Vesicularia montagnei is a recent addition to aquatic mosses used in planted aquarium. As a new arrival in the mid-2000s, botanists are uncertain of its proper classification and exact region of origin. However, it mostly likely appeared first in Asia, where hobbyists found its frond structure unique and interesting compared to other mosses.
Vesicularia montagnei is better known commonly as Christmas moss or Xmas moss.
Vesicularia montagnei, like most mosses, is undemanding and require little attention to grow. It is slow growing, can grow in a wide range of lighting conditions, and does not require extensive carbon dioxide or fertilization. Cooler water between 64-74 degrees Fahrenheit (18-24 Celsius), carbon dioxide injected, and moderate lighting produces the best growth.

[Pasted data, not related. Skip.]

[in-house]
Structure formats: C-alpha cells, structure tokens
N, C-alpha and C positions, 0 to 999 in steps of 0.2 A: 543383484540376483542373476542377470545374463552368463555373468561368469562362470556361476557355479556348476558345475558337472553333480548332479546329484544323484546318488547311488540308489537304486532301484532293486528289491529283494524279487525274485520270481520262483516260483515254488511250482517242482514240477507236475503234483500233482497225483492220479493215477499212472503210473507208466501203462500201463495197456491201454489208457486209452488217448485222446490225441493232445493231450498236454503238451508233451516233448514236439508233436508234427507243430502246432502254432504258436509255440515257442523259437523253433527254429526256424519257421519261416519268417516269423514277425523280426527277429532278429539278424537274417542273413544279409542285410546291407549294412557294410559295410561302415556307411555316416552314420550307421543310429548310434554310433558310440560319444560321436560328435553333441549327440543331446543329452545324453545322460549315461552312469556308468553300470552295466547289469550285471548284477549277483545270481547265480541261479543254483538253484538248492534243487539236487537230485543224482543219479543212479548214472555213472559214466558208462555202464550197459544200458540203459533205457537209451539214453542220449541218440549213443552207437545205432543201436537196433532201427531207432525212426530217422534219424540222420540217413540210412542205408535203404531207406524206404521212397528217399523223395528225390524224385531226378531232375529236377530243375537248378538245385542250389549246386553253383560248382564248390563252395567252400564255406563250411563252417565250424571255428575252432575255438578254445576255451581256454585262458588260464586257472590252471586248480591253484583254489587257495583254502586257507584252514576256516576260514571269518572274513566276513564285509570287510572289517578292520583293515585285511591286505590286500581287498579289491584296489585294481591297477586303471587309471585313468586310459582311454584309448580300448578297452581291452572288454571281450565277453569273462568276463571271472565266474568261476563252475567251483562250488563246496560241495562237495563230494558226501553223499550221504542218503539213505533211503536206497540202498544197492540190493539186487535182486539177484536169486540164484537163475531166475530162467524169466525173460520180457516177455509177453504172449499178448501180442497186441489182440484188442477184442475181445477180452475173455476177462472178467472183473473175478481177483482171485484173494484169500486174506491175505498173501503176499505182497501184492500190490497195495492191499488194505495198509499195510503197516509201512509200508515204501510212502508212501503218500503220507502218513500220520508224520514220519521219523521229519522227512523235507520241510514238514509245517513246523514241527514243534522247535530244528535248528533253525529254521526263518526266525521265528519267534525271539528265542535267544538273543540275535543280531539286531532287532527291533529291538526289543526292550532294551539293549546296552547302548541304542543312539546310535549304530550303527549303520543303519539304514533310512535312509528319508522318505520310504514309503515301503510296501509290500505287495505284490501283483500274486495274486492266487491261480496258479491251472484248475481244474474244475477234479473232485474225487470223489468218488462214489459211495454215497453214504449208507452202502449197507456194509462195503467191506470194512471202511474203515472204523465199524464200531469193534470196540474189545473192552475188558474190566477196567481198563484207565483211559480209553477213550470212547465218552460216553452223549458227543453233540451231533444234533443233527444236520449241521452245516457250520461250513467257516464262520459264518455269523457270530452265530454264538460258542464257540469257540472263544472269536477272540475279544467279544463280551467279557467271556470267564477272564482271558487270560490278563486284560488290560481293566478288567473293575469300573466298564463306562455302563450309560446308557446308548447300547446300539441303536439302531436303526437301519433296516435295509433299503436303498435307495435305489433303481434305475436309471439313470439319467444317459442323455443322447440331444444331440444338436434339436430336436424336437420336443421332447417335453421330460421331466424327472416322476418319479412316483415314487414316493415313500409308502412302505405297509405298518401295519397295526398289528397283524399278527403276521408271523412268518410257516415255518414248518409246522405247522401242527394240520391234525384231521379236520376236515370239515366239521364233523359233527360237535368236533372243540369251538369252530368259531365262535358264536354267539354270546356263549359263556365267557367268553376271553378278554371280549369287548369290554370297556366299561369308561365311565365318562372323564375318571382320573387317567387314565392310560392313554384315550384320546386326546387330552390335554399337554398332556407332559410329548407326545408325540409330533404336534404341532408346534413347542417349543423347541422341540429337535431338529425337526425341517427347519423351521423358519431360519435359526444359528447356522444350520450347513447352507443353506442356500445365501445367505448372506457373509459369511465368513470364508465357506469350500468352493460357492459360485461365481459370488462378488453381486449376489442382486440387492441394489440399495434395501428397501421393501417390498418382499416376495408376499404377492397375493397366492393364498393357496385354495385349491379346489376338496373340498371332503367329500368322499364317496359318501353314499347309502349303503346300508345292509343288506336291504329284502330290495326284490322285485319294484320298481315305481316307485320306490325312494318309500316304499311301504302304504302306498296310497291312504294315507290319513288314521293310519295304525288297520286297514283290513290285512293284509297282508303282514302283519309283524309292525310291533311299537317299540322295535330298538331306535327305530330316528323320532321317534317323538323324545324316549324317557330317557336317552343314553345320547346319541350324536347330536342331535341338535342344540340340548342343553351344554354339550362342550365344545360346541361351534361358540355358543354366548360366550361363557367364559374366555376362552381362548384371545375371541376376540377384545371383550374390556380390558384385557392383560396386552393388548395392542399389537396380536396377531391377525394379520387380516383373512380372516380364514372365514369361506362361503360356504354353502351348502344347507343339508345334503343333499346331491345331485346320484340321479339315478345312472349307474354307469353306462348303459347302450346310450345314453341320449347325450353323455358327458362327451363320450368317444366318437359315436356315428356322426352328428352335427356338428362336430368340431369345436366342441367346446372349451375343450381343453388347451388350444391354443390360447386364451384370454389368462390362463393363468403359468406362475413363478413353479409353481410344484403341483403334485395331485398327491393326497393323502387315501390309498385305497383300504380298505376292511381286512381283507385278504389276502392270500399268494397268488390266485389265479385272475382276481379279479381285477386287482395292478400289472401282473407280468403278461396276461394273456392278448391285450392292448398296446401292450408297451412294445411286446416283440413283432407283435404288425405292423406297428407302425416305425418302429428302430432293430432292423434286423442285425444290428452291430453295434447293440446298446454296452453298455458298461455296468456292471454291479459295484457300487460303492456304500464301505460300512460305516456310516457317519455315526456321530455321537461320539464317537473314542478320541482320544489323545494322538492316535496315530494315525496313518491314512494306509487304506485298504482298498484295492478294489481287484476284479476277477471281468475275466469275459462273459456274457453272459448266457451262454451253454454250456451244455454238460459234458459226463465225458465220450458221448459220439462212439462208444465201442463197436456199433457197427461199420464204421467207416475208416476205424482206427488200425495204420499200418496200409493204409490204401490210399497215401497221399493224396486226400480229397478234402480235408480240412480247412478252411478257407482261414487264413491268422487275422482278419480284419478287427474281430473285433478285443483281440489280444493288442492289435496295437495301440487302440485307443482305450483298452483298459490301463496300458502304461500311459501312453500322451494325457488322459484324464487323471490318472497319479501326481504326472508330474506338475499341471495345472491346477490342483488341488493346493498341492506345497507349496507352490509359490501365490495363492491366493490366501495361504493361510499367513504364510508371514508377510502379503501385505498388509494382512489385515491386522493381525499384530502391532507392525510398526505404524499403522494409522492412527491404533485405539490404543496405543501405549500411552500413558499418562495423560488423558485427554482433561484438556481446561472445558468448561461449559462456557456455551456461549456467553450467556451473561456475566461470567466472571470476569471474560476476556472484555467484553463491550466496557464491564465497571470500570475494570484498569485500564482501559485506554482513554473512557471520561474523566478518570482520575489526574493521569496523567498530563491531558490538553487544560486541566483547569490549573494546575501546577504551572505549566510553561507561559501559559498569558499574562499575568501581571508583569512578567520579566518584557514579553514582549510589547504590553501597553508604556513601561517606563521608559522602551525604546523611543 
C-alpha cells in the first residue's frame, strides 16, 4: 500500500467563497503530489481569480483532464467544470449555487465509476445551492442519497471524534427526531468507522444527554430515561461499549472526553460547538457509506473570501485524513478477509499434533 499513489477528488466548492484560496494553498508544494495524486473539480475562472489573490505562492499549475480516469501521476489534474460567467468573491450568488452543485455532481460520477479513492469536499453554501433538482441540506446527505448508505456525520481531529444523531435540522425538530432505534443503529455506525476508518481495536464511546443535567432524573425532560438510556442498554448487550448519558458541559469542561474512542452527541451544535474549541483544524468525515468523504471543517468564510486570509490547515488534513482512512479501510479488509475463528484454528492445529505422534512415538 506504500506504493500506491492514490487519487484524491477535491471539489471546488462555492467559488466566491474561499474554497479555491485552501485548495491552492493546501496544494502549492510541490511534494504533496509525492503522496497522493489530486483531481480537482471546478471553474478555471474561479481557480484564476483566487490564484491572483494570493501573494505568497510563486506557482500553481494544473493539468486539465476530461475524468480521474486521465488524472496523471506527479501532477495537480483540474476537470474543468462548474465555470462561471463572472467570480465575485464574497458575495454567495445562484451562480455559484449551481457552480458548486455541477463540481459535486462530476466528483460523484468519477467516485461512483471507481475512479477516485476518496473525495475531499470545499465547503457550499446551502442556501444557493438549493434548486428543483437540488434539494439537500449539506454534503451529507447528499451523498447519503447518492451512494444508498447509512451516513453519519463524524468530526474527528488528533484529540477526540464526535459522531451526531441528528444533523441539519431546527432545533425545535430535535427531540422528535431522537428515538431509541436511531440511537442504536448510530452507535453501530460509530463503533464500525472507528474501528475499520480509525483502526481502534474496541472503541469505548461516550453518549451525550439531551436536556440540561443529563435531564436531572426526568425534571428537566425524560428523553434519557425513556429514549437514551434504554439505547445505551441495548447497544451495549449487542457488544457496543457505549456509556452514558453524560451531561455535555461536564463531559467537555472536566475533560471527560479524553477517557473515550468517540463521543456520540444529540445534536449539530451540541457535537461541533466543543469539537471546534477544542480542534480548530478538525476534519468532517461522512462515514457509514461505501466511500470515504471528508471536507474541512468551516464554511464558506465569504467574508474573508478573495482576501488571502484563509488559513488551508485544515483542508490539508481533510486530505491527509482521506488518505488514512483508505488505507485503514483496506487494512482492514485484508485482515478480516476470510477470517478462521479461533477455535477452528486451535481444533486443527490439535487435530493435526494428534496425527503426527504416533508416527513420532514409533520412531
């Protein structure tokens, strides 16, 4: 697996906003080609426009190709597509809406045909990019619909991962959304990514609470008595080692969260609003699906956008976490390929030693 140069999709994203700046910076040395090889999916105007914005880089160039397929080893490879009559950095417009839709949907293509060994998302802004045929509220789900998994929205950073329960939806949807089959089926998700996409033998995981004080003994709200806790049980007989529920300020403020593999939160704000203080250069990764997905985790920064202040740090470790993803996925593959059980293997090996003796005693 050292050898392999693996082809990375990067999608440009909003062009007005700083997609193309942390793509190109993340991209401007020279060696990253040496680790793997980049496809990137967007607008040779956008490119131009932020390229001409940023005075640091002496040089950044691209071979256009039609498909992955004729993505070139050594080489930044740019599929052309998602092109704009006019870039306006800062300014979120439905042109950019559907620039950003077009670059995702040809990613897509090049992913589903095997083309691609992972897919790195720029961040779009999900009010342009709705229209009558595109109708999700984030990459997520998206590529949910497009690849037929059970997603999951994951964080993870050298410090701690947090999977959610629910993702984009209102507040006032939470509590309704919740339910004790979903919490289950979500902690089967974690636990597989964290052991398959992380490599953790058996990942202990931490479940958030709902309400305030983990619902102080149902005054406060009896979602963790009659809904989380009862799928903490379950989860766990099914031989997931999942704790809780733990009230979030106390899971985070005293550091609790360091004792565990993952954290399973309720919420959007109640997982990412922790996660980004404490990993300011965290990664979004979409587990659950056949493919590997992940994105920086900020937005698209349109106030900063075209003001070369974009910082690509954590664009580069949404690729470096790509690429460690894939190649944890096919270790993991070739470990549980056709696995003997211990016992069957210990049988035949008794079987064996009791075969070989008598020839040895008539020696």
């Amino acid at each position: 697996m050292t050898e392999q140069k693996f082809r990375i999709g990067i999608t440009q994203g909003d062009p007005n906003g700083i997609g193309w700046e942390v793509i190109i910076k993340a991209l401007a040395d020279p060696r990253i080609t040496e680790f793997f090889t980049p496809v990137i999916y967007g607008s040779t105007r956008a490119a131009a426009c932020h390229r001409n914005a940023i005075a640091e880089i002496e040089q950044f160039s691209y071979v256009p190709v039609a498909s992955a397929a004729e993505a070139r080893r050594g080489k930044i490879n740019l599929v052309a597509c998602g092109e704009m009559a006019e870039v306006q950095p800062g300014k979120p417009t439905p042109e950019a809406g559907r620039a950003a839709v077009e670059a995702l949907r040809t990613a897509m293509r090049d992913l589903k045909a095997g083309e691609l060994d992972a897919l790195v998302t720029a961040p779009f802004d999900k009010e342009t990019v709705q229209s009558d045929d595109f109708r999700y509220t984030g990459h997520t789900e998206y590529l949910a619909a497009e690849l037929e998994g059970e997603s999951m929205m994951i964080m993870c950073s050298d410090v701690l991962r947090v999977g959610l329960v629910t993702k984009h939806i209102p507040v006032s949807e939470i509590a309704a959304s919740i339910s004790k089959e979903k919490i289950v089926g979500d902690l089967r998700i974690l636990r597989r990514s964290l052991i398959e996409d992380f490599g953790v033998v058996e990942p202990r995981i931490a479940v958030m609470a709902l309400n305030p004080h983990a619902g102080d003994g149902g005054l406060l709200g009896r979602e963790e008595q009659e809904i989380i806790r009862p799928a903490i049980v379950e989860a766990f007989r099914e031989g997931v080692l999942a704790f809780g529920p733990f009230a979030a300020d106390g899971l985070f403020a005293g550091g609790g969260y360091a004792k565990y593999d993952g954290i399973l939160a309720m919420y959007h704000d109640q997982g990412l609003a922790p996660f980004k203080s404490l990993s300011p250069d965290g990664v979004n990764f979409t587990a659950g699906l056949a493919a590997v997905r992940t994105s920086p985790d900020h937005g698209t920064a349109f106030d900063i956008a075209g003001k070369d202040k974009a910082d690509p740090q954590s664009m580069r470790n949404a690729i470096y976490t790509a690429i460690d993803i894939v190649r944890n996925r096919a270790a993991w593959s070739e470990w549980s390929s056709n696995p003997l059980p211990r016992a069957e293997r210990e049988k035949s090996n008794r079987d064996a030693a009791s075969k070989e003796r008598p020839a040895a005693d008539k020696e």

Its defining characteristic is the triangular leaves (fronds) it produces which resemble a Christmas tree. These leaves are most pronounced under high light and lightly draped over objects such as driftwood. The fronds will grow on top of one another to form a “fluffy” moss blanket.
In lower lighting conditions, growth is remarkably denser and the fronds are more compact. The “Christmas tree” frond structure is less apparent under these conditions.
Vesicularia montagnei is easily propagated by cutting strands and relocating them.
Vesicularia montagnei is similar to most other mosses in aquascaping technique. It can be attached to driftwood, stones, and other objects as decorative elements. It is best placed in an area where it can be allowed to grow into a fluffy bush, and drape slightly to showcase its unique frond structure.
Photo Credit: Hamza Syed